Who would have thought that a curious glance at a bank note image of a Scots writer wearing Wonder Woman headgear would result in a powerful, utterly compelling new play?

Playwright-director Richard Baron explains how he came to be captivated by the woman on the Bank of Scotland note, who turned out to be Modernist writer and poet Nan Shepherd, and how serendipity played its part in the genesis of his theatre play.

“One day, I found myself looking at this image on the five pound note and wondering who this person was - and the very next day I was talking to a radio producer friend who asked me if I’d thought of telling the story of The Living Mountain for a radio programme.”

The theatre director was deeply intrigued. “At the time we were looking for a lockdown project and I began to learn more about Nan Shepherd, so I read her novels, which really compared to great modernist works by the likes of Virginia Wolff and Thomas Hardy.”

Baron, the co-creator of theatre company Firebrand, adds: “I learned that The Living Mountain (telling of Shepherd’s walking adventures in the Cairngorms) went on to be published in 16 different languages and is being launched in America next year, with a major film company linked to her story. But it lay in a locked drawer for 30 years.”


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Research into the life of Shepherd by Baron and co-writer Ellie Zeegan revealed a woman of quite astounding contrasts and contradictions. “Nan Shepherd slept in the same small bed in the same house in the same small village (Cults in Deeside) her entire life. She once taught as a college lecturer, and while she came across as a prim schoolteacher figure, she was also rather unconventional, rather like a Miss Jean Brodie.”

The writer adds, grinning: “On her bookshelves she had both Das Kapital by Marx - and Hitler’s Mein Kampf. She told students they simply had to turn up to pass exams. And she would tell her class, ‘We’re only going to read the dirty bits of DH Lawrence and Thomas Hardy.’”

Richard Baron smiles as he colours in the life and unusual times of a quite remarkable woman. “She loved to strip naked and swim in lochs. She didn’t do housework and there was no heating in her house. And she practised free love.”

Shepherd was in an open relationship with married philosopher John Macmurray, which was far more redolent of the DH Lawrence/Virginia Woolf free love world in London. “But it looks like Nan had her fingers burned by her relationship, and she didn’t marry. Of course, another reason would be that female teachers had to give up work if they married.”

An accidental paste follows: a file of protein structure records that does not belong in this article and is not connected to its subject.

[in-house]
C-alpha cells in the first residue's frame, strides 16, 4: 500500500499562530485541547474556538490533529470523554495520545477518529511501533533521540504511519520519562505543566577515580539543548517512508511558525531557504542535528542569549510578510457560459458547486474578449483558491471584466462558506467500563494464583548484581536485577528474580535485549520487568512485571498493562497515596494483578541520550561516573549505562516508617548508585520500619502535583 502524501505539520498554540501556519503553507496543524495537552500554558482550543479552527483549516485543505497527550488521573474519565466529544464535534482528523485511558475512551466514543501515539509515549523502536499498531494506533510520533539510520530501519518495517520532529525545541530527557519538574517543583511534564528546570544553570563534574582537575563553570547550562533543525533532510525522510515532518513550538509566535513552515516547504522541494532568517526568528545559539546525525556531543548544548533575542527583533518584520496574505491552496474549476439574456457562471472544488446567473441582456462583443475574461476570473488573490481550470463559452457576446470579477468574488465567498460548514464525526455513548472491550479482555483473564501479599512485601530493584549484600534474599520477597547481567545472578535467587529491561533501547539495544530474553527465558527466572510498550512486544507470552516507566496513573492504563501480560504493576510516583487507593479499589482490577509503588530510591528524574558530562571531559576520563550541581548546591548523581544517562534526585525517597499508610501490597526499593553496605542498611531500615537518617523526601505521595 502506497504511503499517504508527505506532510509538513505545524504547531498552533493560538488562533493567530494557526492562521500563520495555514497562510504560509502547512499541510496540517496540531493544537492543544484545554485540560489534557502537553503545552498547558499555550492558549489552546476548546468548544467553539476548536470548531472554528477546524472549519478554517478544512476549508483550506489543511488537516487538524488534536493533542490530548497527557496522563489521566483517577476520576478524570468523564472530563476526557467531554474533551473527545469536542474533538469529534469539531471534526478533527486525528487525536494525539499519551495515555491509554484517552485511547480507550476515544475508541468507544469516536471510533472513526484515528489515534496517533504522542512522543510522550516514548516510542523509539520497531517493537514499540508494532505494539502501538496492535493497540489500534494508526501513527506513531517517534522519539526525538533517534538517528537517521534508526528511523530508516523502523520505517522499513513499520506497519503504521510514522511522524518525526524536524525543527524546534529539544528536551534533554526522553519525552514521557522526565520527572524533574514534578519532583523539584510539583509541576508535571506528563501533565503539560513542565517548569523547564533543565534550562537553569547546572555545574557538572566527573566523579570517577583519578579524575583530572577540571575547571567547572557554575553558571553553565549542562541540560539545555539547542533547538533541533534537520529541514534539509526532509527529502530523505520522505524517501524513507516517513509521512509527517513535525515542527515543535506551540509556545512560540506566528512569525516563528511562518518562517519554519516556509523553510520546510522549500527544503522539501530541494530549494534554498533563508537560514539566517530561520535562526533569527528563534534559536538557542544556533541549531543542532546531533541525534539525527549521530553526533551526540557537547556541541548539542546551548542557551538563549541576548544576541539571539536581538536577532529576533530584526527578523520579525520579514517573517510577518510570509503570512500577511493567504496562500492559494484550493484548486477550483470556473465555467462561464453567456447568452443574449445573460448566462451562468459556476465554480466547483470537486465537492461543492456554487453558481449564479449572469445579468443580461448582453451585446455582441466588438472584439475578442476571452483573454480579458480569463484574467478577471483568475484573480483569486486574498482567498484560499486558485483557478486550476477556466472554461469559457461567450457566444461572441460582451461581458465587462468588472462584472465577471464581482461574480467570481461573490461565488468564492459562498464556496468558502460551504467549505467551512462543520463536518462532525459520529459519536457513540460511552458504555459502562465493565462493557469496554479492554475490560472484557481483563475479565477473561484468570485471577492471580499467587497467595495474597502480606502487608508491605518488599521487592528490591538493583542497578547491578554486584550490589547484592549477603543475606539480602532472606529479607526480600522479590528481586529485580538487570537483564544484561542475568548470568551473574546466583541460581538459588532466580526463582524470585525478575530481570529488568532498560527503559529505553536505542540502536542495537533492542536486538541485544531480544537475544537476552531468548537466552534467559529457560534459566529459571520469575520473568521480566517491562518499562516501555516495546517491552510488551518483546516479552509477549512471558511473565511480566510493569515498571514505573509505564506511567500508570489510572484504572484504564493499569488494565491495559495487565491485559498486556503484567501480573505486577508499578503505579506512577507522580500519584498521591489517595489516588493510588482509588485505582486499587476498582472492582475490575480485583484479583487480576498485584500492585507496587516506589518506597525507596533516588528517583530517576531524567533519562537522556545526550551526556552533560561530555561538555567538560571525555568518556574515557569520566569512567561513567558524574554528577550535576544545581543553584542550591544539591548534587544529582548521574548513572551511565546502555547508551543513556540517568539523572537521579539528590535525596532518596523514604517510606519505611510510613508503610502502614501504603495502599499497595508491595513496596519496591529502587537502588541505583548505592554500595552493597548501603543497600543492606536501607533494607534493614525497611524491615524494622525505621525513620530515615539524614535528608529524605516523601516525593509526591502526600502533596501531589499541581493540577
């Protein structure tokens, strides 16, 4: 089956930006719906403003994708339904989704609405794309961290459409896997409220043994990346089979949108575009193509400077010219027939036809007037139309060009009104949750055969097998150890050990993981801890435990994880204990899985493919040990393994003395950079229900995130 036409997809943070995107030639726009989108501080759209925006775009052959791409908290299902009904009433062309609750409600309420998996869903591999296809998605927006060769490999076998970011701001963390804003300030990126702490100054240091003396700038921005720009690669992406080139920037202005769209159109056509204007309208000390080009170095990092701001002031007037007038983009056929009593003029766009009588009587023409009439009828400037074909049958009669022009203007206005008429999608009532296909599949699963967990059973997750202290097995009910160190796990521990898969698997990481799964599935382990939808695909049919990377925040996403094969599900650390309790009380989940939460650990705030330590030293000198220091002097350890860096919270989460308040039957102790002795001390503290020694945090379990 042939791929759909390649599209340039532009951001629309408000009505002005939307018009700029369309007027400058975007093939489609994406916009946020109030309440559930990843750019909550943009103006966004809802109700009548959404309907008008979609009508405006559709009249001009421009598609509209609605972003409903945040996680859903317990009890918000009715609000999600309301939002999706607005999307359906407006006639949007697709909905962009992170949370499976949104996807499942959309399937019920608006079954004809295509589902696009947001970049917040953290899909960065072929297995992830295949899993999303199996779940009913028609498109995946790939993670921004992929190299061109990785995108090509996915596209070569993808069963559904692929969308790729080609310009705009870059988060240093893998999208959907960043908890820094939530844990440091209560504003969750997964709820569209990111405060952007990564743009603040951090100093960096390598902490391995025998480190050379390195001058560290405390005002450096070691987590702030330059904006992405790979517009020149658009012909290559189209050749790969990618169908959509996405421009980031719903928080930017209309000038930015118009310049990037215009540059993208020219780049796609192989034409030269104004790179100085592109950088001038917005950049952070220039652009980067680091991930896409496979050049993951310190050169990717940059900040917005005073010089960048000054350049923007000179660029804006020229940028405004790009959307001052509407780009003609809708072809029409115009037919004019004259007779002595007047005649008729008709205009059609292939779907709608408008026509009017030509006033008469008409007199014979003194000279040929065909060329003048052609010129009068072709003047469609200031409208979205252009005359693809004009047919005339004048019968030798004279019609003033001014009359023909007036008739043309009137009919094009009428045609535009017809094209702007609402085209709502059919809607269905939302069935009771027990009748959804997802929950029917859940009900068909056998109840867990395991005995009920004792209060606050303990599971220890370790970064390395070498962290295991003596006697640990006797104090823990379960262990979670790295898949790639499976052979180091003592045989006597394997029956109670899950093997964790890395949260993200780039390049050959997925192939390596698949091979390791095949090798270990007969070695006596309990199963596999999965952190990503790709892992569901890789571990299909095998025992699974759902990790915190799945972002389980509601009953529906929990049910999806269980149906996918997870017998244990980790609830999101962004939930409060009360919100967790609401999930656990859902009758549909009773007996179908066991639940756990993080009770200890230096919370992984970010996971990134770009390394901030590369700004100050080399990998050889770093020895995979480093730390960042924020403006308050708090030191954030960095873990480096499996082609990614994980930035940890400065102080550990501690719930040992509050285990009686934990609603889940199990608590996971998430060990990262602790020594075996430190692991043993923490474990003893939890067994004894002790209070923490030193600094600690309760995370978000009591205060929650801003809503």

Shepherd, in one sense, was rather parochial, yet her mind, as her novels reveal, was as expansive as the Cairngorms. However, literary success was not delivered readily to her Deeside doorstep. “We discovered that Nan was up against London-based male publishers who didn’t really get the themes of her books, which were about women living in north eastern Scotland in small communities - and she used Doric quite a lot.”

The Herald: Nan Shepherd as a young womanNan Shepherd as a young woman (Image: free)

Although Sunset Song writer Grassic Gibbon “occupied the same ground” he turned out to be the enemy within, trashing Shepherd’s third novel. “He basically wrote a crit that said she gutted, castrated and vulgarised Scotland.” Richard Baron believes this to be the reason that Shepherd pulled the dust cover over her typewriter and took to walking in the woods. “Yet, it was rumoured that Grassic Gibbon hadn’t even read the book he trashed.”

Yet, having written the now acclaimed The Living Mountain during the Second World War, Baron discovered Nan Shepherd then kept it in a drawer. “Why had she stopped writing? Why lock her work away? And why self-publish when she was in her Eighties?”

Sadly, Nan Shepherd, who never married, died in 1981 before The Living Mountain really took off. “It’s an incredible story,” says the writer of this highly unusual woman. But what of the Wonder Woman image? Did she see herself as a superhero? “No,” says Baron, smiling. “I discovered the image came about when she was having fun in a photographer’s studio. She put a roll of film around her head and attached a broach to it for a joke. She never looked like that again, in fact being quite a scruffy lady.”

Yet her writing was beautiful. ‘You don’t walk up a mountain. You walk into it.’ And it’s perfectly fitting she is coming to be recognised for the major talent she was. “Nan was once a significant figure, but then forgotten about as an older woman,” says Baron. “Her novels didn’t survive but now there is this burgeoning interest, which is so deserved and really exciting.”

Nan Shepherd: Naked and Unashamed, runs at Pitlochry Festival Theatre from May 24 – July 6, featuring Irene Allen and David Rankine.

Don’t Miss: James V: Katherine, Rona Munro’s latest in her awesome series of plays set during the reigns of Scotland’s generations of Stewart kings, this time staged in a more intimate setting. Featuring Sean Connor, Catriona Faint, Benjamin Osugo and Alyth Ross. The Tron Theatre, Glasgow, April 24 – 27.